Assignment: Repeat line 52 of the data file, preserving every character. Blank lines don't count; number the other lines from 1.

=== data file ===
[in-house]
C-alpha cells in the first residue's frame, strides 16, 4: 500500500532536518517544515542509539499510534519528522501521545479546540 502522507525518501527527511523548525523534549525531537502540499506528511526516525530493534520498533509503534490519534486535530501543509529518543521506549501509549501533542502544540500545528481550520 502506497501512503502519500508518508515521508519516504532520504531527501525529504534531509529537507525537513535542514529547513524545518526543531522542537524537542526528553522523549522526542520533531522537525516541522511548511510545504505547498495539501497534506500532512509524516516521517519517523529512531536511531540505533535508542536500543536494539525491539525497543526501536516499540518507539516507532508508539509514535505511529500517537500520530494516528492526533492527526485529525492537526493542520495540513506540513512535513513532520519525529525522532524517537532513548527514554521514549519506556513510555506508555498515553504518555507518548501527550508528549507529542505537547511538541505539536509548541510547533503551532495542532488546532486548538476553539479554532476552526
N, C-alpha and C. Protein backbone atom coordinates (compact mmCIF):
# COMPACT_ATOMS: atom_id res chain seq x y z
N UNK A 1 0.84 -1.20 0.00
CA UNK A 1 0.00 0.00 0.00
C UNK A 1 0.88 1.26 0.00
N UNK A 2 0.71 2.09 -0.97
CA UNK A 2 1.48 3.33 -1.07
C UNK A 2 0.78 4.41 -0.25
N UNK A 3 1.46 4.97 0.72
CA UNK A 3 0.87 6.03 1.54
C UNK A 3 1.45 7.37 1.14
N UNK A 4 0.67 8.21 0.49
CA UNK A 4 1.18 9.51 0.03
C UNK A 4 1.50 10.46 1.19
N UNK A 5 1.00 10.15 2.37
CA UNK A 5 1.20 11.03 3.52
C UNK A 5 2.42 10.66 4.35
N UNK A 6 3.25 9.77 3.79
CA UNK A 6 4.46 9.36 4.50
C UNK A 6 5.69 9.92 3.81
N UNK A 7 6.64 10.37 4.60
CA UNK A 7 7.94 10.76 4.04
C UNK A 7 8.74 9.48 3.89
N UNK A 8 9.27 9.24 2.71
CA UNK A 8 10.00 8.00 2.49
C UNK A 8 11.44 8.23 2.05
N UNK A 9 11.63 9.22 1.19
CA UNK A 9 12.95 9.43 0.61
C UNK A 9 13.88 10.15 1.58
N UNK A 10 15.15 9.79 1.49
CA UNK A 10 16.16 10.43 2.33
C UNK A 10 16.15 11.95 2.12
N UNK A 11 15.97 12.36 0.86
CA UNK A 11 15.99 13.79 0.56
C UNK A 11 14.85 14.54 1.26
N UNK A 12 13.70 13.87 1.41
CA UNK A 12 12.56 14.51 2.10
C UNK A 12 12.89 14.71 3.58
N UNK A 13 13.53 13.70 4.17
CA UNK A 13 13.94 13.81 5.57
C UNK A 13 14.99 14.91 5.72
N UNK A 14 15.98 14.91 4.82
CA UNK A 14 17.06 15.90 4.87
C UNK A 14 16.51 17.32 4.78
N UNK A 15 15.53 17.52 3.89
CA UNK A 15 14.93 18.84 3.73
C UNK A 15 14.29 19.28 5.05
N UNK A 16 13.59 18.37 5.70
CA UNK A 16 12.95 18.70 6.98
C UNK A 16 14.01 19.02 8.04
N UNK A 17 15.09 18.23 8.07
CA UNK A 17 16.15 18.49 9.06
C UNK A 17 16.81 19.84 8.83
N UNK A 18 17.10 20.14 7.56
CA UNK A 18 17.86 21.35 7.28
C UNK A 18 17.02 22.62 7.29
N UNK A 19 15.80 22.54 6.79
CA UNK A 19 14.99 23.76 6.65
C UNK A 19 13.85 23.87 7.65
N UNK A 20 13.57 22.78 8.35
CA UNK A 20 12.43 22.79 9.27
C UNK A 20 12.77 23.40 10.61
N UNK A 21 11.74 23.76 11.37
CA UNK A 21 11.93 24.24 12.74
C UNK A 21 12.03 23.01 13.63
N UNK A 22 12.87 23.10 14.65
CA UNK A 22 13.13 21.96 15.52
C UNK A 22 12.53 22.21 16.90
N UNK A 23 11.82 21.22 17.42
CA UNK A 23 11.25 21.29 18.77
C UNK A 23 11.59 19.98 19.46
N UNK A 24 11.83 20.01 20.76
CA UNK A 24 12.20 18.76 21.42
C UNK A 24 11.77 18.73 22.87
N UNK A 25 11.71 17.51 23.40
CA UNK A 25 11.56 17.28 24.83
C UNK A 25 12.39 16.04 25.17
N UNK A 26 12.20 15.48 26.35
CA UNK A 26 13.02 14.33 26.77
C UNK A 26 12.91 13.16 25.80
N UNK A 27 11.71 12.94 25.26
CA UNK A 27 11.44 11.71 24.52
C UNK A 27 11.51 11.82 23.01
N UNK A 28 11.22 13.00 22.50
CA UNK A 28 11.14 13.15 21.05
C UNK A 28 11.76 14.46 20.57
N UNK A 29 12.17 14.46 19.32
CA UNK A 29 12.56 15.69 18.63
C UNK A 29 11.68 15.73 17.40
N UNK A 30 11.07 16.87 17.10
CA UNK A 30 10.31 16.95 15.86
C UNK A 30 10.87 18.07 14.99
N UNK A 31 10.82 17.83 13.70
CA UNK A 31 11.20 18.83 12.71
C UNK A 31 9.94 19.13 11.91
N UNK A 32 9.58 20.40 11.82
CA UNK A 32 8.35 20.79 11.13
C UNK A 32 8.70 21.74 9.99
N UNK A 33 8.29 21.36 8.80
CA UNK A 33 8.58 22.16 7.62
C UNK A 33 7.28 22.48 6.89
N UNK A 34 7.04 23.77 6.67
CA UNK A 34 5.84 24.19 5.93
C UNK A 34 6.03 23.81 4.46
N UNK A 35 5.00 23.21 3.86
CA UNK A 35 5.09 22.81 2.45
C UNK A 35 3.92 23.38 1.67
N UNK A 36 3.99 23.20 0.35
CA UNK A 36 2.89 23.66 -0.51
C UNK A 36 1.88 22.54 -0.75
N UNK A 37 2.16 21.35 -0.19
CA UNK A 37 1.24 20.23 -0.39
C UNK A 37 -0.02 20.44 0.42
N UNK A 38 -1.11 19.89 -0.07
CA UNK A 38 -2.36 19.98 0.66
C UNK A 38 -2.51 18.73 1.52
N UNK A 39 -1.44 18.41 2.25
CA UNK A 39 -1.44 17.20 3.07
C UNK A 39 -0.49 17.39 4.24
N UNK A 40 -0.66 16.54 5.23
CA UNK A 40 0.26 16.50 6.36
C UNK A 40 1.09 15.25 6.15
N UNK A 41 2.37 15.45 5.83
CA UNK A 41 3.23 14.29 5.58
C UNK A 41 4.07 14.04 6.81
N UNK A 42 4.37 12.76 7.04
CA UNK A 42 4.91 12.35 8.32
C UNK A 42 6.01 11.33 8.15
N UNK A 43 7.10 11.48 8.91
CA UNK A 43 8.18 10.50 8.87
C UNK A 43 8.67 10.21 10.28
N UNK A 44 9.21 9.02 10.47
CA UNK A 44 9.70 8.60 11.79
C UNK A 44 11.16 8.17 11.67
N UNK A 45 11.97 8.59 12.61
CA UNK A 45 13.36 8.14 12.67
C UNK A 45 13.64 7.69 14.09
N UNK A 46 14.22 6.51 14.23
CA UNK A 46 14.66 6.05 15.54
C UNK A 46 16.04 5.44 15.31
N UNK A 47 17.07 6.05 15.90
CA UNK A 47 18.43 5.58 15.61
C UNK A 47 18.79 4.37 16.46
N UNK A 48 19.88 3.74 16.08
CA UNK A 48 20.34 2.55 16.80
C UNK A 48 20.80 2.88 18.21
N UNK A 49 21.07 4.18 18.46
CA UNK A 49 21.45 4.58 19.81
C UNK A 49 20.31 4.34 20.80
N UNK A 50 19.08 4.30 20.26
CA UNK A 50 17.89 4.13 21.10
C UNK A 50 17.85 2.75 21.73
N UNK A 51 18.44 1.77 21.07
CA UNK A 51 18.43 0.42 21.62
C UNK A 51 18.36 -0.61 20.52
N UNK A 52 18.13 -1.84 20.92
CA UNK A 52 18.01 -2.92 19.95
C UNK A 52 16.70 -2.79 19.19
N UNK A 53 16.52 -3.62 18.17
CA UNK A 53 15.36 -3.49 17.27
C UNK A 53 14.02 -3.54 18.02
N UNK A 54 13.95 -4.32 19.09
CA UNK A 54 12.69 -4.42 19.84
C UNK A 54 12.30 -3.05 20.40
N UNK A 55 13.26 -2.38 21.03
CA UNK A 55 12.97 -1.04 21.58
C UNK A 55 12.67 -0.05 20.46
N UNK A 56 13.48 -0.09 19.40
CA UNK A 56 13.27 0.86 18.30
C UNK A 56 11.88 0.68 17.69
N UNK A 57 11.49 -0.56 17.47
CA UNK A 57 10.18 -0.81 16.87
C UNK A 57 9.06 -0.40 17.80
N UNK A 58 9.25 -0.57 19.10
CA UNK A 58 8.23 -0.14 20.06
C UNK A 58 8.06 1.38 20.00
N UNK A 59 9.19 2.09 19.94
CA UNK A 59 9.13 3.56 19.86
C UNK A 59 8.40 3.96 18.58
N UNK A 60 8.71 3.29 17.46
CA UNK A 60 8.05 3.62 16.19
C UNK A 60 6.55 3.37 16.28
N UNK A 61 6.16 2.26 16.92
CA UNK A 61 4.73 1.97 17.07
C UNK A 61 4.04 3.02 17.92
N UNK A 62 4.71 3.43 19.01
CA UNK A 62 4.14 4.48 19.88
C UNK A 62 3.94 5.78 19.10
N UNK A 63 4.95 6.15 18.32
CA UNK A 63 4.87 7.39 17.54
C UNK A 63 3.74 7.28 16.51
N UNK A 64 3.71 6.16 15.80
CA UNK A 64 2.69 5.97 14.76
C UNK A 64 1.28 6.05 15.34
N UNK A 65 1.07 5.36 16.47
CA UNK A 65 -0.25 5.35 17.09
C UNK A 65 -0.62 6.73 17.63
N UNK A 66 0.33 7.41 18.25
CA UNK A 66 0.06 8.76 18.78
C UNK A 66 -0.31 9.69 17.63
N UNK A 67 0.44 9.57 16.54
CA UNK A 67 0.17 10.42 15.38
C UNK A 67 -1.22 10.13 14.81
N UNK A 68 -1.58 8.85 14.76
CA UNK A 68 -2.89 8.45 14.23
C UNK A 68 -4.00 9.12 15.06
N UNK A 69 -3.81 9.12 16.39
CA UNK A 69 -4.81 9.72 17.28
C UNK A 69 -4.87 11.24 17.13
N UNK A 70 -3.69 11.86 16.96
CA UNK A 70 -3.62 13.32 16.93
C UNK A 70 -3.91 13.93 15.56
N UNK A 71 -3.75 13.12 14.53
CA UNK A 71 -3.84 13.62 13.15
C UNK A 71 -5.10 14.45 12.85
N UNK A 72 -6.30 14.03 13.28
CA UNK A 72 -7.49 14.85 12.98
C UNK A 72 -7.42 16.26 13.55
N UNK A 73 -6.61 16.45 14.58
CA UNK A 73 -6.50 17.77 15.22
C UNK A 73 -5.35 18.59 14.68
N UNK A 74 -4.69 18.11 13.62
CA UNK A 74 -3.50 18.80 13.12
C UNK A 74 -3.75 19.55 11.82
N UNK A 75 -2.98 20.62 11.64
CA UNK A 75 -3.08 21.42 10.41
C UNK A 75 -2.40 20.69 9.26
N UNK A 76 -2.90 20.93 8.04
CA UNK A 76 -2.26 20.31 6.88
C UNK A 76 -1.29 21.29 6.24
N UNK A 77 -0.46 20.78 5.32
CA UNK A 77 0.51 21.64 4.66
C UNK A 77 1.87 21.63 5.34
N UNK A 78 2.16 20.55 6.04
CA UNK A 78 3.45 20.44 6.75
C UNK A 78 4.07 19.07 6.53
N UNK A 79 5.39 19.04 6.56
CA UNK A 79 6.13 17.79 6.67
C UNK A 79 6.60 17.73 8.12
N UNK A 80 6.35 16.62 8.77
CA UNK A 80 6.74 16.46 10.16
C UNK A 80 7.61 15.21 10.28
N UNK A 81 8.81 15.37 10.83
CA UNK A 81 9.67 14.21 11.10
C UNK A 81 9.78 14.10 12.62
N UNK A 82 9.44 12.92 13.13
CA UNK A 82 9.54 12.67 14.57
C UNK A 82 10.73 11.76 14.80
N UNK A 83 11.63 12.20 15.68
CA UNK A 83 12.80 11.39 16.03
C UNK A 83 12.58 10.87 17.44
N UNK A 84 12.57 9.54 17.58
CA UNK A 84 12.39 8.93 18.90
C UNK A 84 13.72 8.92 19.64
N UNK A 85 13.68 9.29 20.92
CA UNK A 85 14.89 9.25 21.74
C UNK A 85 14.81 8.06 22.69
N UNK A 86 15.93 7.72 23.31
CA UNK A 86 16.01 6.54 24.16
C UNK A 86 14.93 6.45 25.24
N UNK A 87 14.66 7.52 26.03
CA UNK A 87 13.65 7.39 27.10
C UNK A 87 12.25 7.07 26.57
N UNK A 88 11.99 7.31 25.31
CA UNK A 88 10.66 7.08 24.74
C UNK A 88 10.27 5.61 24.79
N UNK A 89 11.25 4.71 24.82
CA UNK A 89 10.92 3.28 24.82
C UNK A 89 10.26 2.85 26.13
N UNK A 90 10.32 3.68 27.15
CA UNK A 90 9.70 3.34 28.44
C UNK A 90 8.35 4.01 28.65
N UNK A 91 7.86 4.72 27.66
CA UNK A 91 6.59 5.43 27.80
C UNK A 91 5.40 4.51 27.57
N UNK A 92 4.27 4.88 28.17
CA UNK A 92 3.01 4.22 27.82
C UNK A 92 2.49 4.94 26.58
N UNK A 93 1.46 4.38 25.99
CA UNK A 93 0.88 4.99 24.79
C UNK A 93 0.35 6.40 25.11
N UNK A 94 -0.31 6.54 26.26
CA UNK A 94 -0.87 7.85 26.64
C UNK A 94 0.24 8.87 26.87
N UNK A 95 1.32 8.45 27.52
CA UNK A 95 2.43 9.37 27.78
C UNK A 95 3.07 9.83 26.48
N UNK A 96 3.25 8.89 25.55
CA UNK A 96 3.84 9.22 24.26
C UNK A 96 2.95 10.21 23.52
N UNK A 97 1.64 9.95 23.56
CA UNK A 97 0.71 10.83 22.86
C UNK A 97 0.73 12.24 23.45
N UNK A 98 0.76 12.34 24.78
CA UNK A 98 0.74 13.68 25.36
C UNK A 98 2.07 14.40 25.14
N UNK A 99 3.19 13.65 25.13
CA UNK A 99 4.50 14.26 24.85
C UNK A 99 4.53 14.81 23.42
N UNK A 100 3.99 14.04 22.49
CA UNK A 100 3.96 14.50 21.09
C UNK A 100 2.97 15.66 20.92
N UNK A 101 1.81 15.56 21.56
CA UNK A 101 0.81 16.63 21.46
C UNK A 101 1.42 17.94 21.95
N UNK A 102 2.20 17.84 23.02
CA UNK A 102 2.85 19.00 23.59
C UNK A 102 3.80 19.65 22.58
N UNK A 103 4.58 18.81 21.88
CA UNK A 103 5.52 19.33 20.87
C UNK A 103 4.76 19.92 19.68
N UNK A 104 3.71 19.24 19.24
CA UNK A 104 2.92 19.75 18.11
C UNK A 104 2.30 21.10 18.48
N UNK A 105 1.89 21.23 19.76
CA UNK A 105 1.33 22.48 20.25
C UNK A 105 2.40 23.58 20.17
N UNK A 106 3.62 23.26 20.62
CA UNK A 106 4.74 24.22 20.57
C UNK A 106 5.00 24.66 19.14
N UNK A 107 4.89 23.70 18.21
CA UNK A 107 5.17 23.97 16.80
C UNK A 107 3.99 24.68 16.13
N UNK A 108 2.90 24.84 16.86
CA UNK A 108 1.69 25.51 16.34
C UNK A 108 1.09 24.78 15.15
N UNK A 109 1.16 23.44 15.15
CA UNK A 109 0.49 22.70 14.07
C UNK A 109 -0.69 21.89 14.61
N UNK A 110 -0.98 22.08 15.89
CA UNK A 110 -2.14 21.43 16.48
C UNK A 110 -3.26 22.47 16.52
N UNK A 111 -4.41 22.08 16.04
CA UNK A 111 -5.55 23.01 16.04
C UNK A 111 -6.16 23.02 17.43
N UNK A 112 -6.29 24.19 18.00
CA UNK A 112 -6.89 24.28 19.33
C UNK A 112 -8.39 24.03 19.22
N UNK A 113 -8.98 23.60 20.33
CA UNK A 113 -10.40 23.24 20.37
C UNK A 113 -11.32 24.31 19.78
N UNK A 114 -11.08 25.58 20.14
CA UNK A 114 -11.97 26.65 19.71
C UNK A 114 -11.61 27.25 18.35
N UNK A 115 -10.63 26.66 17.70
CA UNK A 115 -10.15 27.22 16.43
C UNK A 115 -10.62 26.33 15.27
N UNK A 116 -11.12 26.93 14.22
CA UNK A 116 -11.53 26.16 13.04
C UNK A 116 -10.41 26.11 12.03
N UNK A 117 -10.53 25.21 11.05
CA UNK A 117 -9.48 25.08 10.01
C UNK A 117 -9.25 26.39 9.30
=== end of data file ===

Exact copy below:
C UNK A 16 14.01 19.02 8.04